Michael Pitt plays student scientist Ian Gray, a man set on discrediting creationists by proving that eyes have evolved and are not part of an intelligent design. At a Halloween party he meets the bewitching and bemasked Sofi (Astrid Berges-Frisbey), and flirts and photographs her before she vanishes in the blink of an eye, whisked away by a cab into the night. After fate transpires the pair meet again, they begin a passionate and intense relationship, whilst back at his lab, Ian continues with his research with fellow scientists Karen (Marling) and Kenny (Steven Yeun). Soon, Karen finds the primer she’s been looking for, an organism without sight, but with the genetic coding for vision dormant within it. This discovery sets off a linear can i buy generic viagra in the us chain of events that sees Ian travelling halfway around the world to prove his theories.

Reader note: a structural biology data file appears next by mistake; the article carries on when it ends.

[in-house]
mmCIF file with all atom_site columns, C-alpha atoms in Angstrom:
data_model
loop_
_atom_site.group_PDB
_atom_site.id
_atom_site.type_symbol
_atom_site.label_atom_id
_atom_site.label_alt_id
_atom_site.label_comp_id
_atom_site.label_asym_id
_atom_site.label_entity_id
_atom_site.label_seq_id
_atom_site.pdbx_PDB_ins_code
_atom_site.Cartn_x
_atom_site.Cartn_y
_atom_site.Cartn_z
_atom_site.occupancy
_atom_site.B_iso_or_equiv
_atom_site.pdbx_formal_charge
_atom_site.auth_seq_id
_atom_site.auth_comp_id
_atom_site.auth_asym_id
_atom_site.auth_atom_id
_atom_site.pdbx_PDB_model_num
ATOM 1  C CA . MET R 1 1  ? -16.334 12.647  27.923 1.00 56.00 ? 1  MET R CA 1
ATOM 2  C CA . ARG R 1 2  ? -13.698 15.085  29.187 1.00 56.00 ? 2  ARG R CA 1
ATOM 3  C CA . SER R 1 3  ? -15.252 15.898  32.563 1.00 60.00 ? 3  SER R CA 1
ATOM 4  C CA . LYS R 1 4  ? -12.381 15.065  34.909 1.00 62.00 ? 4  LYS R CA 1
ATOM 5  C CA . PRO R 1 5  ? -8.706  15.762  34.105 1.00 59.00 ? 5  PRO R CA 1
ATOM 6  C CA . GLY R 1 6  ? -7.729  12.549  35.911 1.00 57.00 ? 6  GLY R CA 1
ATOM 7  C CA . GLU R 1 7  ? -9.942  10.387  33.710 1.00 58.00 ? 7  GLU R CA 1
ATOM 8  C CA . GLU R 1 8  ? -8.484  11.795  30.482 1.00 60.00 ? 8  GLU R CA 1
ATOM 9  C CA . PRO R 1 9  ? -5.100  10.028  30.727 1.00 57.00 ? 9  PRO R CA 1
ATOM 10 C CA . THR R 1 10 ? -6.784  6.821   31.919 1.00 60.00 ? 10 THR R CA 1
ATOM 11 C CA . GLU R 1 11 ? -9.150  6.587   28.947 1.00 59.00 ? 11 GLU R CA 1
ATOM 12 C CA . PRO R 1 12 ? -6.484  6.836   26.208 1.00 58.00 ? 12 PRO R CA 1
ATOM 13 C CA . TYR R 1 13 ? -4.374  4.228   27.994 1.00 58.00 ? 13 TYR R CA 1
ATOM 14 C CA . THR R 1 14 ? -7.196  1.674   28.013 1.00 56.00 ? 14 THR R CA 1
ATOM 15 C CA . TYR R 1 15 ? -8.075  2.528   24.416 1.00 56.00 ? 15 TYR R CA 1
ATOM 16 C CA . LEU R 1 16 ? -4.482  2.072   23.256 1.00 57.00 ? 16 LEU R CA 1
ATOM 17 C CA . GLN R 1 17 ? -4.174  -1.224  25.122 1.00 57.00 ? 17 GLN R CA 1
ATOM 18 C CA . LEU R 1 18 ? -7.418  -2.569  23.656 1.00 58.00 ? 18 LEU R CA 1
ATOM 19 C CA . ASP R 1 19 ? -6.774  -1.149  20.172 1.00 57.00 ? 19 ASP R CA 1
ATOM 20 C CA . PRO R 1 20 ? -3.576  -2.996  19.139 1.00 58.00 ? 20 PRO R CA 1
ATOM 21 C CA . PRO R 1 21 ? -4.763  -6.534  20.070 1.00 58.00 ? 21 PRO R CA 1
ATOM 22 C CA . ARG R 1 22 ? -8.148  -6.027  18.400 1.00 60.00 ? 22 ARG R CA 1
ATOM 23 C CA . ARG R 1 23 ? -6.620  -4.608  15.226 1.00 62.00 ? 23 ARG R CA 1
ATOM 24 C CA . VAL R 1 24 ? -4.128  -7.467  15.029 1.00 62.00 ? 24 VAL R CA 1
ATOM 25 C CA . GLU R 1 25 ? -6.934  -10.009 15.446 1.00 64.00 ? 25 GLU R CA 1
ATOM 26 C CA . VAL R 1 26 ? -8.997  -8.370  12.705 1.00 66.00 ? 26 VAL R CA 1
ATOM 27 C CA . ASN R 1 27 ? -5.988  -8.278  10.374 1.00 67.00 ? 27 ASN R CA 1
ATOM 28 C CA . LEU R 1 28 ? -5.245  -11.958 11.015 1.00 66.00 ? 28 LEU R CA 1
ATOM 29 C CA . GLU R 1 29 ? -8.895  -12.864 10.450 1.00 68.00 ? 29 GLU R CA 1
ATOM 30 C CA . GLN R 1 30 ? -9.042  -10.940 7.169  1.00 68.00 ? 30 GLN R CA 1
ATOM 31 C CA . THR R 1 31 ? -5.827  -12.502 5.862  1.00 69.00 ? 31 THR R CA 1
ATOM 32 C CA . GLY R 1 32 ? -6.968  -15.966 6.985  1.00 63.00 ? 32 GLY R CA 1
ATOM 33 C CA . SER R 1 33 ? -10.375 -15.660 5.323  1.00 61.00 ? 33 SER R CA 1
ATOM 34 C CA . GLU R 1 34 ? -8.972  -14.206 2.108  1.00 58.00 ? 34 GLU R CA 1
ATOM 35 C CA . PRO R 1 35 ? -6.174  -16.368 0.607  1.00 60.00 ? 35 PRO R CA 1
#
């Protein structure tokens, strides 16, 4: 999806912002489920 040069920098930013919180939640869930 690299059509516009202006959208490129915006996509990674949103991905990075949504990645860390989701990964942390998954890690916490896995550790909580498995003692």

Whilst not as immediately gripping as Another Earth, I Origins isn’t any less invested in asking the bigger questions. And like Another Earth, Cahill by now masterfully knows his way around a style that playfully and thoughtfully interpolates different genre elements into a cohesive and visionary whole. It’s a shame then that the eminently watchable Marling takes a backseat to Pitt and Berges-Frisbey’s story, as at times, Karen’s singular drive to hunt through hundreds of thousand of species in search of the elusive eye origin DNA promises an irresistible yet frustratingly unfulfilled storyline that threatens to plausibly locate the science in the science-fiction. As it is, we get the underwritten but often persuasive sentimentality of Ian and Sofi’s romance, and their conflict of science over spirituality.
For a movie that hinges upon the epic, unsettling hope that loss can be assuaged by the dubious claim of reincarnation, the love story never quite hits home in the way you hope it might, but as a smart piece of cinema with lofty, thematically existential ambition, I Origins is wholly triumphant.